The coronavirus pandemic has shuttered municipal buildings across the Bay Area. Courthouses are mostly shut down, with jury trials on pause. Evictions and foreclosures are banned until at least 90 days after the lockdown is lifted.
Yet outside of courthouses and city halls across the Bay Area, one obscure legal proceeding continues to unfold: the auctioning off of foreclosed properties. Every week more than a dozen such auctions are taking place from San Francisco to Redwood City to Oakland, as auctioneers holding iPads rattle off addresses and prices, and would-be investors gather around and bid for a chance to take ownership of a home where the previous owner has fallen behind on loan payments.
The persistence of these privately run, extrajudicial auctions — San Francisco has two a week, Alameda County has five, and San Mateo County three — has prompted criticism from elected officials who argue that selling foreclosed homes is not an essential service.
And some who are defaulted on their loans and face losing their property argue that the auctions should be put off because legal avenues typically available to delay such sales — court-ordered enjoinments — are not available because of the health orders.
“I think it is totally inappropriate to be having auctions of foreclosed properties in the middle of this crisis,” said San Mateo County Supervisor David Canepa. “The timing couldn’t be worse.”
Over the past week in San Francisco, auctioneers twice clashed with sheriff’s deputies. On Tuesday, an auctioneer and about a half-dozen bidders were kicked off the steps of City Hall along Van Ness Avenue. They eventually decamped to the corner of Van Ness and Grove, where the auction continued. On Thursday, deputies shut down the auction altogether, saying that the auctioneers working for Superior Default Services would need to establish and post social distancing rules to continue.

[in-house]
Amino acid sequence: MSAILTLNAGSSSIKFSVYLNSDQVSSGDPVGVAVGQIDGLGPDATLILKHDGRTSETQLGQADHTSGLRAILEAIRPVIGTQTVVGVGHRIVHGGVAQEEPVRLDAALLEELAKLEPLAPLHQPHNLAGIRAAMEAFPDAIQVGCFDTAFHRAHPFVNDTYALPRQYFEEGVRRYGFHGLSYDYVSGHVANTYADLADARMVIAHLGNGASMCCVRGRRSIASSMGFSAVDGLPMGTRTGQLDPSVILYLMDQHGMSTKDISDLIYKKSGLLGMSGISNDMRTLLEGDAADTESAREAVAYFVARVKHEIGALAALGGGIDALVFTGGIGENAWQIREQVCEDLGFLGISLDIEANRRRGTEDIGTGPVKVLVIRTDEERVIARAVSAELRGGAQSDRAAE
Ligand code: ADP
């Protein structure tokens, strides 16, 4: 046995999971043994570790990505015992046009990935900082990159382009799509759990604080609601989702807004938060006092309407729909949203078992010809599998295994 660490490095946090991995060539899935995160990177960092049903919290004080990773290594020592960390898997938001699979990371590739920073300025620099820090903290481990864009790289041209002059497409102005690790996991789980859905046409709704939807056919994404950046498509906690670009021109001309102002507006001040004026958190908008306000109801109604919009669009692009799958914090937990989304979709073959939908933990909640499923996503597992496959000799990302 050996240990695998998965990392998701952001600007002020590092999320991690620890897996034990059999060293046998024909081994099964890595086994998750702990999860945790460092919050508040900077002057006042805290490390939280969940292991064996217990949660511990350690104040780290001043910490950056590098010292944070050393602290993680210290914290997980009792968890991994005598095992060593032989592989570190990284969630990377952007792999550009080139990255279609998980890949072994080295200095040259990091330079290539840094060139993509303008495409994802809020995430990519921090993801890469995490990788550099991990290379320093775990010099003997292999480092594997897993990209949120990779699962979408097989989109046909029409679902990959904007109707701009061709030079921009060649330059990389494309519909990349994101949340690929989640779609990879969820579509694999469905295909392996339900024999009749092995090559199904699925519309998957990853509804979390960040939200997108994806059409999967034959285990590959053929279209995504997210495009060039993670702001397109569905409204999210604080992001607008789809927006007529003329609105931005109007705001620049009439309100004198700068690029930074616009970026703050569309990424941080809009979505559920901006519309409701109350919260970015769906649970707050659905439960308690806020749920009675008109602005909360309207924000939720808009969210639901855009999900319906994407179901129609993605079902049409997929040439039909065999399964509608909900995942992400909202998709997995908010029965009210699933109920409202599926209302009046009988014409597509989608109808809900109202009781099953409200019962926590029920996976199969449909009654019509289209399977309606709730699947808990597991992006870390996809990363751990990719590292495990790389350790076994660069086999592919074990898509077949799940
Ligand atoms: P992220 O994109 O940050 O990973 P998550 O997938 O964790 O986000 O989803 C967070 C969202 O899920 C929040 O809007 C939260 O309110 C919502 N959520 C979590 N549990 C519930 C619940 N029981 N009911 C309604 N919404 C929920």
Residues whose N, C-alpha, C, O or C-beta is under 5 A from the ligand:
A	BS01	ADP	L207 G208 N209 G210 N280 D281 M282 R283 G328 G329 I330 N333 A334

Nonjudicial foreclosure is the most common type of foreclosure in California. The process starts with the lender giving the borrower 90 days to pay what is owed. If the borrower doesn’t come up with the money, the lender files a 21-day notice of trustee’s sale, and the borrower has another five days to pay up. After the 21 days, the house is sold at auction.
John Coté, spokesman for San Francisco City Attorney Dennis Herrera, said that while evictions are prohibited during the pandemic, the stay-at-home order allows for services “that enable residential real estate transactions.” Those deals should be conducted “remotely, if possible.” If they do have to happen in person, the auctioneer must have a “completed social distancing protocol” with signs enforcing 6-foot physical separation between participants, who must all wear masks.
On Thursday, attorney Tom LaLanne showed up to City Hall on behalf of a client who had been in negotiation with the lender on a forbearance agreement. He had planned to ask the court to temporarily enjoin the sale to allow more time to work out a deal, refinance the debt or sell. “Superior Court is so bogged down we couldn’t get a hearing,” he said.
LaLanne said that foreclosures of this kind often result in evictions — either of the previous owner or a tenant — which is not what the Bay Area needs during the shelter-in-place mandate.
“There is a dispute between him and the lenders about whether the loan should be due. The lender has been playing hardball with my guy. They seem to have all the cards,” he said. “This is not an essential service. It needs to be stopped.”
Superior Default Services did not return a phone call or email seeking comment.
Supervisor Matt Haney, who represents the Civic Center neighborhood, said such auctions should be put on hold.
“Something like that has a permanent impact on somebody’s life and their ability to navigate the legal process and get protection is going to be much more limited,” he said. “We should be putting these things on hold.”
While it’s legal to sell off a foreclosed property during the health crisis, the buyer will have a much harder time getting the current residents out, according to real estate attorney Daniel Bornstein.
“If the owner is in occupancy, there is not a way to remove them through the court system,” Bornstein said. “It’s one thing to lose ownership of your home. It’s another thing to lose occupancy. Once you have ownership, the question becomes, ‘What are you going to do next?’ The investor is going to have to be very, very patient.”
J.K. Dineen is a San Francisco Chronicle staff writer. Email: firstname.lastname@example.org Twitter: @sfjkdineen